Liam Fox: Brexit could help cut immigration to tens of thousands
A former Conservative defence secretary has said it would be possible to reduce immigration to tens of thousands if the UK votes to leave the EU.
Brexit advocate Liam Fox was asked about one of the biggest issues featuring in the referendum debate on the BBC's Andrew Marr Show.
Dr Fox said immigration is a "huge issue for real people" who are facing the implications of it in their "real lives" and that he does not have a problem with migration, but "uncontrolled migration".
"No Conservative MP who was elected at the last election can fulfil our pledge to the British people - including me - if we stay in the European Union," said the North Somerset MP.
"I am quite sure that the Prime Minister wanted to be able to get restrictions on free movement to be able to meet that target but it wasn't on offer.
"There is no reformed EU, it is a fantasy."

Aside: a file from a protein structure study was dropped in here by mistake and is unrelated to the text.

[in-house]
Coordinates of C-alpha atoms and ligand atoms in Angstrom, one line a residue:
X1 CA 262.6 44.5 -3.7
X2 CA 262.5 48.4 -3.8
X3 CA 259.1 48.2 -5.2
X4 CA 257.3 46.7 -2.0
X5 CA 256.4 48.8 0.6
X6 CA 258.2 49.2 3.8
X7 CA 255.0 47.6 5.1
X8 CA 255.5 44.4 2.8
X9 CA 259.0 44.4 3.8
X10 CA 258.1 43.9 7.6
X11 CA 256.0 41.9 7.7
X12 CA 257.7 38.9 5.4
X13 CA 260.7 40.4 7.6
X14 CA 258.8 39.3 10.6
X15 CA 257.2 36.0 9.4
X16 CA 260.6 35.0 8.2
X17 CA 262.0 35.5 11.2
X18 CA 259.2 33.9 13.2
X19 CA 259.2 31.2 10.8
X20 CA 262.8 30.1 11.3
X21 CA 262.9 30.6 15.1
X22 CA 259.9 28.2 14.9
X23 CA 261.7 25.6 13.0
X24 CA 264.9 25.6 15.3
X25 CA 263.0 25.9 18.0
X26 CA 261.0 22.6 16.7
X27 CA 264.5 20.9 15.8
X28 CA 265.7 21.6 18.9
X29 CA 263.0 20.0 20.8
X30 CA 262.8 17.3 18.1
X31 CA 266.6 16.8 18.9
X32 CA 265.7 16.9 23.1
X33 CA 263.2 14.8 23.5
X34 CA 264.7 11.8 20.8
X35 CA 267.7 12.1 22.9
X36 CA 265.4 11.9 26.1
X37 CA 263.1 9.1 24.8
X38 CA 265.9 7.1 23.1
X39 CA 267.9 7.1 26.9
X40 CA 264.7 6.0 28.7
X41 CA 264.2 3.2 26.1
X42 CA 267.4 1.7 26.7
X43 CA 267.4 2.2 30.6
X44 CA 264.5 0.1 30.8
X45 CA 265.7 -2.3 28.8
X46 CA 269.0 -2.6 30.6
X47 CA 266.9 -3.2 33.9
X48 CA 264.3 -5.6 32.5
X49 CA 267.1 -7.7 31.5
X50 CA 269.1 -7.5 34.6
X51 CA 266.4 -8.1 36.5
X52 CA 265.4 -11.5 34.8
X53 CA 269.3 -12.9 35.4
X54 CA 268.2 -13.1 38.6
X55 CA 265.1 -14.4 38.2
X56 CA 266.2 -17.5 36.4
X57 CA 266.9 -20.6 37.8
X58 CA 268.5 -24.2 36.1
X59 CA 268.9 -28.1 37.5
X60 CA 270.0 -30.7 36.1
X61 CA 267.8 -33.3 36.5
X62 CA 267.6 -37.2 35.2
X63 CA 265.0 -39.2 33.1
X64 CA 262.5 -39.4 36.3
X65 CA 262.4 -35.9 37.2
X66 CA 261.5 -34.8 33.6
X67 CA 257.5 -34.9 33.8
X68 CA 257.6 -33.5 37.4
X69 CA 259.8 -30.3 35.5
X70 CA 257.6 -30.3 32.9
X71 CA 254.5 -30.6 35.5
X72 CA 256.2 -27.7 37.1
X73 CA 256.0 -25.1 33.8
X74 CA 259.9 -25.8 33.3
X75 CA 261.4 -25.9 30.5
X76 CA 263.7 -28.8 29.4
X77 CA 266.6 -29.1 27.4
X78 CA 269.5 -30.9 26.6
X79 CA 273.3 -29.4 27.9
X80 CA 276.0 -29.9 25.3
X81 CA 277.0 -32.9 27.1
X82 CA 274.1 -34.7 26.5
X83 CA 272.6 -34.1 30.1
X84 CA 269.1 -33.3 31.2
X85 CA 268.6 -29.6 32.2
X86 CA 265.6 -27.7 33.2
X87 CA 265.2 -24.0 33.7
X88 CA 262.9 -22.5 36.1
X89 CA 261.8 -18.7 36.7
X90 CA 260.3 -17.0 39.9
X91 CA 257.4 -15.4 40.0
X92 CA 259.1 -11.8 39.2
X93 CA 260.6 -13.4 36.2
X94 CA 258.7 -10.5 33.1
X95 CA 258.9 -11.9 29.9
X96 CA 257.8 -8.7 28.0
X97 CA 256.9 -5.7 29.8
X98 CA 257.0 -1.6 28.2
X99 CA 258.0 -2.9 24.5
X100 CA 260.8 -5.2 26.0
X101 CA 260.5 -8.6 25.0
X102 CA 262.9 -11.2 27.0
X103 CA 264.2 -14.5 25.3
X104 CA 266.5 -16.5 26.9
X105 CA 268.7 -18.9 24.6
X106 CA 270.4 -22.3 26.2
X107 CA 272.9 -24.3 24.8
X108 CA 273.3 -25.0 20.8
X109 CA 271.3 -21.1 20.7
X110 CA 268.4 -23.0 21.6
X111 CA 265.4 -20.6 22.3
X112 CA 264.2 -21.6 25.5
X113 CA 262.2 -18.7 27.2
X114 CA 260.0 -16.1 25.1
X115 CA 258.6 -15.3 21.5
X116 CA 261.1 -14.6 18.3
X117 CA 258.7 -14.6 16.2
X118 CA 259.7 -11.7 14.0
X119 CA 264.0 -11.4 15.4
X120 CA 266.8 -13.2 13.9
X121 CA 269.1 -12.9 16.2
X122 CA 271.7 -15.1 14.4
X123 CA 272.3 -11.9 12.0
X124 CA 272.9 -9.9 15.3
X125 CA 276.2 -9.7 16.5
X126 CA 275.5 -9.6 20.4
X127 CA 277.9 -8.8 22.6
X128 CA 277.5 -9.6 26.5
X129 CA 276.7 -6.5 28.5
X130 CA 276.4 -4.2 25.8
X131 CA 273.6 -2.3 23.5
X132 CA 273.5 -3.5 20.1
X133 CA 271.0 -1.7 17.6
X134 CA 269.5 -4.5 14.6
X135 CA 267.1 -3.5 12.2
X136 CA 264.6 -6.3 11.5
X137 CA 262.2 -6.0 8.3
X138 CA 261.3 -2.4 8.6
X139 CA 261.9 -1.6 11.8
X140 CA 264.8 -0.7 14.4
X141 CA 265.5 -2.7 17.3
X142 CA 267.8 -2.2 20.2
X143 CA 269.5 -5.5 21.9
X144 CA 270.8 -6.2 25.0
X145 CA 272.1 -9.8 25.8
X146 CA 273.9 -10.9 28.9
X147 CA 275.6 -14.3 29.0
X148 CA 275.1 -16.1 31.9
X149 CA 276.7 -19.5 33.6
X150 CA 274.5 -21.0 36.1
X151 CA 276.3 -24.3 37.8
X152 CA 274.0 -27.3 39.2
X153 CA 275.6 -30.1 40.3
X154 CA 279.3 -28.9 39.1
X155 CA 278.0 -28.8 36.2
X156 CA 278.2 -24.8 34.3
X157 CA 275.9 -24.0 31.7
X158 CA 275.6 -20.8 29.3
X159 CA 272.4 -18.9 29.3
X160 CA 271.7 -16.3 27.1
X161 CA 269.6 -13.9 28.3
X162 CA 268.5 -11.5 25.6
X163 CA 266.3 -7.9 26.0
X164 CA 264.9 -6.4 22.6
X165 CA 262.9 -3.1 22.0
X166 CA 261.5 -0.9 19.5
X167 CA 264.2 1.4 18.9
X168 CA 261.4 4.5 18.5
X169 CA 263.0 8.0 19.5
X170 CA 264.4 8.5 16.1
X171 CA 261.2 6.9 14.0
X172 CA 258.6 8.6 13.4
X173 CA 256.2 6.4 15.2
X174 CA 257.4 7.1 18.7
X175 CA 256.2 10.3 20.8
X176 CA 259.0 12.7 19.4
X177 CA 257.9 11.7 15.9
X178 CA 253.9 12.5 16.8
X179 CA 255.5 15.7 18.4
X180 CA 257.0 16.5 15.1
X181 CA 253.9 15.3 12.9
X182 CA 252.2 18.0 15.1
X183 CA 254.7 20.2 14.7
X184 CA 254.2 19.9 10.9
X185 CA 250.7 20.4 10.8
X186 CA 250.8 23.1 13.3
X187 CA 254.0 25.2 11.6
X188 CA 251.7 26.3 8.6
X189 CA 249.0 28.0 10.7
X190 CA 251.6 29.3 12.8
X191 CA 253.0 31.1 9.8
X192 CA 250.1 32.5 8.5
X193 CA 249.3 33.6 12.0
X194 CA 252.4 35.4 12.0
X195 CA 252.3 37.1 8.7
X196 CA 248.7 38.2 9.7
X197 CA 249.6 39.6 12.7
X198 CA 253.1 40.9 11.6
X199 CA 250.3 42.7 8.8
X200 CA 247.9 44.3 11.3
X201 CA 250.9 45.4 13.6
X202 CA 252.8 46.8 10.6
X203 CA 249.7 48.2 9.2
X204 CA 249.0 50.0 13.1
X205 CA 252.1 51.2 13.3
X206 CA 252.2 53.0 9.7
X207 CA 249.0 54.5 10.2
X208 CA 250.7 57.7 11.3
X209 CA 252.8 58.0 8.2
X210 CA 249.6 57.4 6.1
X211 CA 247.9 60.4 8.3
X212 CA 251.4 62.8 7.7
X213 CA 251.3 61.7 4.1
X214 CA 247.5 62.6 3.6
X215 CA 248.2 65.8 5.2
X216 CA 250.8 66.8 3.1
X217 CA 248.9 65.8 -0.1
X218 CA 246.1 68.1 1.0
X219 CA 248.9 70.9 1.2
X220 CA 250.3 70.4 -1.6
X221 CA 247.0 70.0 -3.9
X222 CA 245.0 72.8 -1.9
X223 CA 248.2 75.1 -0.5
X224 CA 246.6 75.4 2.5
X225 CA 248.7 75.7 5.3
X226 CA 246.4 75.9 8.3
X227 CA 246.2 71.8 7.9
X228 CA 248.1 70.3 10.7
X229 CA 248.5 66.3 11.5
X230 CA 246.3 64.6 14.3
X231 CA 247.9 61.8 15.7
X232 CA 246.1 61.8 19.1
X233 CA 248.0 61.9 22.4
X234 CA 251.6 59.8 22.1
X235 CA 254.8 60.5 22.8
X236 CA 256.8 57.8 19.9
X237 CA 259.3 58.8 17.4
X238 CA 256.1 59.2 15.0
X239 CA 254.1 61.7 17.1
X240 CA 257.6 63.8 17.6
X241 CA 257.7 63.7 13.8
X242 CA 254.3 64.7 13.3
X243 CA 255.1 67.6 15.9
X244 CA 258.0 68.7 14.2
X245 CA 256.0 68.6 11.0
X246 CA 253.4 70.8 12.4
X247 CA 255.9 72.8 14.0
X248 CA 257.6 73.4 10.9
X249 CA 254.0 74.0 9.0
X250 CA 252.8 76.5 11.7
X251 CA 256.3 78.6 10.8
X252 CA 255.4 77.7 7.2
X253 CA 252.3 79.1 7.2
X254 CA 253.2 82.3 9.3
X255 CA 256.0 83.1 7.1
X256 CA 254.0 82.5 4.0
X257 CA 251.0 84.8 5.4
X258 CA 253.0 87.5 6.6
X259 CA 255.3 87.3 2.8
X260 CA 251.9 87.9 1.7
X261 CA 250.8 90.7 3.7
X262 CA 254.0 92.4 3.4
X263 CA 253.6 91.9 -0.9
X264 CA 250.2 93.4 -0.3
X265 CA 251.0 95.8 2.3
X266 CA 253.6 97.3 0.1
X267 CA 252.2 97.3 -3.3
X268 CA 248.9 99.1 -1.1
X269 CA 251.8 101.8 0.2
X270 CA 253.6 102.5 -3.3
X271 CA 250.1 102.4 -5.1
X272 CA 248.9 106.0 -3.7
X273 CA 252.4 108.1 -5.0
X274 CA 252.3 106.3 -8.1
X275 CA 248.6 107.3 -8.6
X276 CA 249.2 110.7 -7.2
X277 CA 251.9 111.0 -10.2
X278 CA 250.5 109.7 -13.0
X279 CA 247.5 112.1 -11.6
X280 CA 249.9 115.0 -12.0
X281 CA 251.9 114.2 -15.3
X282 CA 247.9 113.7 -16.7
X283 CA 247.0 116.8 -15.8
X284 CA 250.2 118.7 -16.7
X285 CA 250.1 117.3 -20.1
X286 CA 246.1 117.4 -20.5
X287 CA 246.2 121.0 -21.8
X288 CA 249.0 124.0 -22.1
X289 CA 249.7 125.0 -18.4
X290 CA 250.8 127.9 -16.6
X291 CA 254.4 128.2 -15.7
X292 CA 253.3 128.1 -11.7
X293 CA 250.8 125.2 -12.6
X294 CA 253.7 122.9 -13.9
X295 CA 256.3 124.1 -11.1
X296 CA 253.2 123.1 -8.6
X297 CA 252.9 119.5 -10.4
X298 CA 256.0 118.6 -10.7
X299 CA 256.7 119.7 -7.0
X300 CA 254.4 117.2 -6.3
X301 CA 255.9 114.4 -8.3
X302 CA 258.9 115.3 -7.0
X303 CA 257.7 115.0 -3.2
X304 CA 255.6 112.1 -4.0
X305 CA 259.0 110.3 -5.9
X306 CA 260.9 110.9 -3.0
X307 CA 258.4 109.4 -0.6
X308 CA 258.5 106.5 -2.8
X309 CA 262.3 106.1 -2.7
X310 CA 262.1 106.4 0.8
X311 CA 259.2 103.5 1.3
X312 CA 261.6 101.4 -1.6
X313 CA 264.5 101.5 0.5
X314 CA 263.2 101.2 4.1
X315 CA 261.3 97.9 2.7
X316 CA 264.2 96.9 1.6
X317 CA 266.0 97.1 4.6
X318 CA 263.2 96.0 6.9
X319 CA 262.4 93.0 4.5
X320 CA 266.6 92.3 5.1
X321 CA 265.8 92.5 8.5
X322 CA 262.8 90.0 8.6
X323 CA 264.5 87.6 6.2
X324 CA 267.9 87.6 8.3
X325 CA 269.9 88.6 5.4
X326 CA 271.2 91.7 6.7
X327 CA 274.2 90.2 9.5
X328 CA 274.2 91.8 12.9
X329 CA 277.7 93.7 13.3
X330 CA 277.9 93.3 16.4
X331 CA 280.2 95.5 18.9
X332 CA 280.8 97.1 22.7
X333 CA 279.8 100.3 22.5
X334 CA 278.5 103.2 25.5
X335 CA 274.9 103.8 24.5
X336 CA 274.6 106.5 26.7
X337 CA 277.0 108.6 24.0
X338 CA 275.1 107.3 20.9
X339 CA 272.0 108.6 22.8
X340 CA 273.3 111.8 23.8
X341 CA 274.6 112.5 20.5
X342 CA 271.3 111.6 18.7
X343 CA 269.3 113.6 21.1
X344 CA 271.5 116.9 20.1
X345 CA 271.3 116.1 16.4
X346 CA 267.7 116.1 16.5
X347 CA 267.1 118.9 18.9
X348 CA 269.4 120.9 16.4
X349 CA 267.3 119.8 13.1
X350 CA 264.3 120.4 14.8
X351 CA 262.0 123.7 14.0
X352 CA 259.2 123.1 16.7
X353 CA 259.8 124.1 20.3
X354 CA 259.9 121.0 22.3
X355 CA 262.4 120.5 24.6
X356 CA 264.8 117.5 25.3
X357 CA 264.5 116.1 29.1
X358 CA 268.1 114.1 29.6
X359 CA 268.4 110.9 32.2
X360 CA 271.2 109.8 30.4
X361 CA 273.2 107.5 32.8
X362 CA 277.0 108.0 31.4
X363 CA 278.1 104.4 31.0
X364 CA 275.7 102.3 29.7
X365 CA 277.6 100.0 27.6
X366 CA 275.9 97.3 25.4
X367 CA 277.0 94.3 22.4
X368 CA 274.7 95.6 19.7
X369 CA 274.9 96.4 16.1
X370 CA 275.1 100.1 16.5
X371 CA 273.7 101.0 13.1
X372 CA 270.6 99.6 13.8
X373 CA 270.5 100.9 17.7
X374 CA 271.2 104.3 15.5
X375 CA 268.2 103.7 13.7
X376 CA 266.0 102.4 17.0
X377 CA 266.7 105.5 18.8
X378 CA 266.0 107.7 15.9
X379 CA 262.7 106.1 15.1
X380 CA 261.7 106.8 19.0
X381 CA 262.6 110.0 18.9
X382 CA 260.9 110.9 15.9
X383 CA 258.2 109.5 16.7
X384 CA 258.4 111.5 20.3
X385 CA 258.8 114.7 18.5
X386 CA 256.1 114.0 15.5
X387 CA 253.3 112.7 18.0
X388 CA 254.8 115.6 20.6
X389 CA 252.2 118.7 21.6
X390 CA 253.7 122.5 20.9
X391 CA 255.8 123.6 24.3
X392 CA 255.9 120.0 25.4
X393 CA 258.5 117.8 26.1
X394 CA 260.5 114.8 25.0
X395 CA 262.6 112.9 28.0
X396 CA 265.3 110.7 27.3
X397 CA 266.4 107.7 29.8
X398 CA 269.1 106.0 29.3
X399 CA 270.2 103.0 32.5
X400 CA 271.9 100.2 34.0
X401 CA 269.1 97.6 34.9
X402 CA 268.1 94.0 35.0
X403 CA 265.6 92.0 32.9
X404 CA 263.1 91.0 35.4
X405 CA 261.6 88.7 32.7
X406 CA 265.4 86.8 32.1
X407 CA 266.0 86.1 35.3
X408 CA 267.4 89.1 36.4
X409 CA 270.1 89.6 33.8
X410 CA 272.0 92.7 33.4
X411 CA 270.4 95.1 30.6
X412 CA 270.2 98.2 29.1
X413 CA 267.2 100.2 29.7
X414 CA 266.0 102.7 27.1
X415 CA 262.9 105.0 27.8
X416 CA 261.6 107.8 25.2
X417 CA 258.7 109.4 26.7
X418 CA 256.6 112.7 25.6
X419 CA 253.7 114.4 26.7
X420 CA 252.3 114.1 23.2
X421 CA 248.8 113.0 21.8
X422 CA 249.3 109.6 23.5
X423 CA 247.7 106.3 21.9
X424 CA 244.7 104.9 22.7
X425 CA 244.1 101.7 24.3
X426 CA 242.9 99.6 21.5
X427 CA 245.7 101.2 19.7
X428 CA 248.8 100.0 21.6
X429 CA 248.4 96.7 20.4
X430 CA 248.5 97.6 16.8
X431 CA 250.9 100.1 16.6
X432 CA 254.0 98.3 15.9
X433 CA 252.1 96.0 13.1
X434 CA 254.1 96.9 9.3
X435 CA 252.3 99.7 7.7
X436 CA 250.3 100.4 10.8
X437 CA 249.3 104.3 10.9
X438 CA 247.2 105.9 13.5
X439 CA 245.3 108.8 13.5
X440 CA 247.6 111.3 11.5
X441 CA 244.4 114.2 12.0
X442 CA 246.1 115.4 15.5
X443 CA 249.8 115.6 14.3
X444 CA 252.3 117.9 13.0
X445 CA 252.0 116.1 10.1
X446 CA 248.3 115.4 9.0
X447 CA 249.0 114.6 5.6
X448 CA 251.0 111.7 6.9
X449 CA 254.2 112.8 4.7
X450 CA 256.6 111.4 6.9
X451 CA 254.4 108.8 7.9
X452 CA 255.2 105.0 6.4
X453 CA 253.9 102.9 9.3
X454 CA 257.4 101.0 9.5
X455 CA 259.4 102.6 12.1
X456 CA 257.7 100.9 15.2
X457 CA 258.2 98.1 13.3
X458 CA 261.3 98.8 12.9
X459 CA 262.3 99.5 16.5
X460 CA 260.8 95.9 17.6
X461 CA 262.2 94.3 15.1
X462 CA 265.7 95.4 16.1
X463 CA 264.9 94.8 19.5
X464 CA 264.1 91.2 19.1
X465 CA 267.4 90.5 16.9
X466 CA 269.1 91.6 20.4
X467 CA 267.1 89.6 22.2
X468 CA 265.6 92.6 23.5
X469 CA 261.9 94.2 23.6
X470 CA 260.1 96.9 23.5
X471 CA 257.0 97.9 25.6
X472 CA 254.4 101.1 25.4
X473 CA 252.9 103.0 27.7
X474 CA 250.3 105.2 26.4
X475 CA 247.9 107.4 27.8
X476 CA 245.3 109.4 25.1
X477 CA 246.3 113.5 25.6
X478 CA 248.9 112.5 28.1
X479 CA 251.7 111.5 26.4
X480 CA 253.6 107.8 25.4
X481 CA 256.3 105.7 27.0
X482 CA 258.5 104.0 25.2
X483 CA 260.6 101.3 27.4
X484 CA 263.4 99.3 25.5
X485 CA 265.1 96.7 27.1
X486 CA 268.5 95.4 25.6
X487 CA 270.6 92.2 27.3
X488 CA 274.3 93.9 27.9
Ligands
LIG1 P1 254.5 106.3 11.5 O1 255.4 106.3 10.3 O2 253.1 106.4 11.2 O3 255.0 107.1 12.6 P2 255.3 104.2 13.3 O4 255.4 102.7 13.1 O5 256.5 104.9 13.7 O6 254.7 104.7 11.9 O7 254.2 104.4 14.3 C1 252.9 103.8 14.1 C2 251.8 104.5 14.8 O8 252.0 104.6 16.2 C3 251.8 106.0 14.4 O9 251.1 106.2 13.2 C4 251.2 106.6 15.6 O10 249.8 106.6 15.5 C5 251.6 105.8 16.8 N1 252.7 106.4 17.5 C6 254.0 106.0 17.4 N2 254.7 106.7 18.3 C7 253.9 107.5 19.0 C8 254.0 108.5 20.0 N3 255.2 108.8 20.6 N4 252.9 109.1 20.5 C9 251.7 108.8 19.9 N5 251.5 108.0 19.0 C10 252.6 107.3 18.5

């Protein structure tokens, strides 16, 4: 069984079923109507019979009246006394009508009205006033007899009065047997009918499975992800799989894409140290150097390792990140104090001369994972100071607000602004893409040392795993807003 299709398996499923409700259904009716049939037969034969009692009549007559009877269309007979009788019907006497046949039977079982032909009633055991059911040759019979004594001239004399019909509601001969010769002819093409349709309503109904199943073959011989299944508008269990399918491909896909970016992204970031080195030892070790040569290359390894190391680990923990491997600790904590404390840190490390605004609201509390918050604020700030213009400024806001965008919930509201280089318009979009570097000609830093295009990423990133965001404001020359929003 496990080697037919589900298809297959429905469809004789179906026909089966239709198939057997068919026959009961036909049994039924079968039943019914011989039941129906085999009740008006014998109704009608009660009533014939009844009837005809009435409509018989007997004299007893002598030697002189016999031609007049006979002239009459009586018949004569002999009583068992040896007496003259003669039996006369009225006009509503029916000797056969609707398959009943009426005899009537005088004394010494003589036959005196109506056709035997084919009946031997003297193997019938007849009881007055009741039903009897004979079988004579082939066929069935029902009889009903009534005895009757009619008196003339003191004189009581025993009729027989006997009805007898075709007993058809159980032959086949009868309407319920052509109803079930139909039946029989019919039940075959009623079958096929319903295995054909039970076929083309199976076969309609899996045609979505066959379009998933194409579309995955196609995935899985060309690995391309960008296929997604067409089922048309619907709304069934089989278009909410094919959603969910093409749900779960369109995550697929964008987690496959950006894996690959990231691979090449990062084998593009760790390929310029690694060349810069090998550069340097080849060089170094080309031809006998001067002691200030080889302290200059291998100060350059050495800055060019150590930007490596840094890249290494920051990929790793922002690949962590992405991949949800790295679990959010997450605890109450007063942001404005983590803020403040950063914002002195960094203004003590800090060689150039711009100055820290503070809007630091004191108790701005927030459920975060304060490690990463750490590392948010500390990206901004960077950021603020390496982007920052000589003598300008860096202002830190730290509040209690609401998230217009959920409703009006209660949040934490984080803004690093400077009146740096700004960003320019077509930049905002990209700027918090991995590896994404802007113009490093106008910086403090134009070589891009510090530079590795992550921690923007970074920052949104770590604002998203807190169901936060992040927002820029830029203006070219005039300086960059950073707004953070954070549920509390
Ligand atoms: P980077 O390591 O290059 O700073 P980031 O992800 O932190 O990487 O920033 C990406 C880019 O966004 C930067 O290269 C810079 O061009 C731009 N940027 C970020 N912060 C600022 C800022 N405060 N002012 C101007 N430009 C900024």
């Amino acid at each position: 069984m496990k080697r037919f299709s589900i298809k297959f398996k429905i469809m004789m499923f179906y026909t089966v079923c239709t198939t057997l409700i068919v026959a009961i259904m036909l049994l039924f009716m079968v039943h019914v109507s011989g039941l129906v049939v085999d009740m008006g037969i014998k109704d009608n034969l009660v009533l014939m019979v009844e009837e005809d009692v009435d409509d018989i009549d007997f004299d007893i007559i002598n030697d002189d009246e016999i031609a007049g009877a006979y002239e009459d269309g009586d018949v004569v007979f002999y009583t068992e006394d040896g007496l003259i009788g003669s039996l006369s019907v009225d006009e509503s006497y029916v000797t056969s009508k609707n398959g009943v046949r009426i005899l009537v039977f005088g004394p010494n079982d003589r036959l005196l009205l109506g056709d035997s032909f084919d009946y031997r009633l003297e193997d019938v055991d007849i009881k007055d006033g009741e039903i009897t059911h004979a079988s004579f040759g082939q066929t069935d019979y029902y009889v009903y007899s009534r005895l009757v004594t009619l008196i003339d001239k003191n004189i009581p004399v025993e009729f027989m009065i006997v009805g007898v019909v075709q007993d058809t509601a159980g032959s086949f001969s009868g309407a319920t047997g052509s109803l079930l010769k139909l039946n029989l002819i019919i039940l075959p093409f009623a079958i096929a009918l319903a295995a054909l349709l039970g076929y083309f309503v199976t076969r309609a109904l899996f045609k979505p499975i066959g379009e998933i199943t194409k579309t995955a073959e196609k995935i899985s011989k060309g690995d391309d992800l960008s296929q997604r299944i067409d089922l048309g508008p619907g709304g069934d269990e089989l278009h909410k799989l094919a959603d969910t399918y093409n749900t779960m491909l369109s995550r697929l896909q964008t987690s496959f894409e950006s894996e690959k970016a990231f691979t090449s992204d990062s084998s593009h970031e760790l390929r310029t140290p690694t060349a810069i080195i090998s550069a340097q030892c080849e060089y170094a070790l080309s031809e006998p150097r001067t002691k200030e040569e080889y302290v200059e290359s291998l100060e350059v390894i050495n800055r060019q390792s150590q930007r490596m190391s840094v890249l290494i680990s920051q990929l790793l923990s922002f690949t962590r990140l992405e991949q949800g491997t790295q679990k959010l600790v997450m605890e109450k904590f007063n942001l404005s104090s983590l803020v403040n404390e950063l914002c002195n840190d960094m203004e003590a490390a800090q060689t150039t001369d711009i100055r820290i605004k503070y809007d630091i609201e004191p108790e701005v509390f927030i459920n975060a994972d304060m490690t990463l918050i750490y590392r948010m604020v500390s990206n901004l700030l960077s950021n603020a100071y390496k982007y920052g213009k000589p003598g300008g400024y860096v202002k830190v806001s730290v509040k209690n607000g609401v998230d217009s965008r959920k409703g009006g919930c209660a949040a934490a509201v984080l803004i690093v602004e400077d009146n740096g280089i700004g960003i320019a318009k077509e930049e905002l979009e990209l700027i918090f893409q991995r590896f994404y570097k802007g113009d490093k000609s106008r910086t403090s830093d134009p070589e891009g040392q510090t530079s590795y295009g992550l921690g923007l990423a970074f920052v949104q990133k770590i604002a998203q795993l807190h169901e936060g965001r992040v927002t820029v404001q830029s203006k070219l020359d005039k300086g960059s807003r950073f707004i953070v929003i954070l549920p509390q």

Asked if it was ignorance or deceit on the part of David Cameron, Dr Fox said he thinks the Prime Minister wanted to achieve change.
He added: "But it is now totally clear to us that if we stay in the EU with free movement, we saw 184,000 net EU migrants coming to the UK last year, that will not be a pledge we can meet.
"It is impossible when you are planning public services to deal with those sorts of numbers and have school places predicted, NHS, housing - they are huge issues for real people.
"Downing Street said today that was a huge distraction, it is not a distraction, it is a huge issue for many people who are facing the implication of this immigration in their real lives."
Denying that the Tories went into the general election with a misleading manifesto, Dr Fox said it was "entirely possible" to meet the pledge to reduce immigration to tens of thousands.
"But only in my view if we left the European Union," he added.
"Our choice as a country is between getting control and taking our destiny into our hands - or ever closer union, ending up in what is likely to be much closer to a single European state."
He said it would be possible to get down to the target of tens of thousands, but that "you would have to take some pretty tough decisions to do it".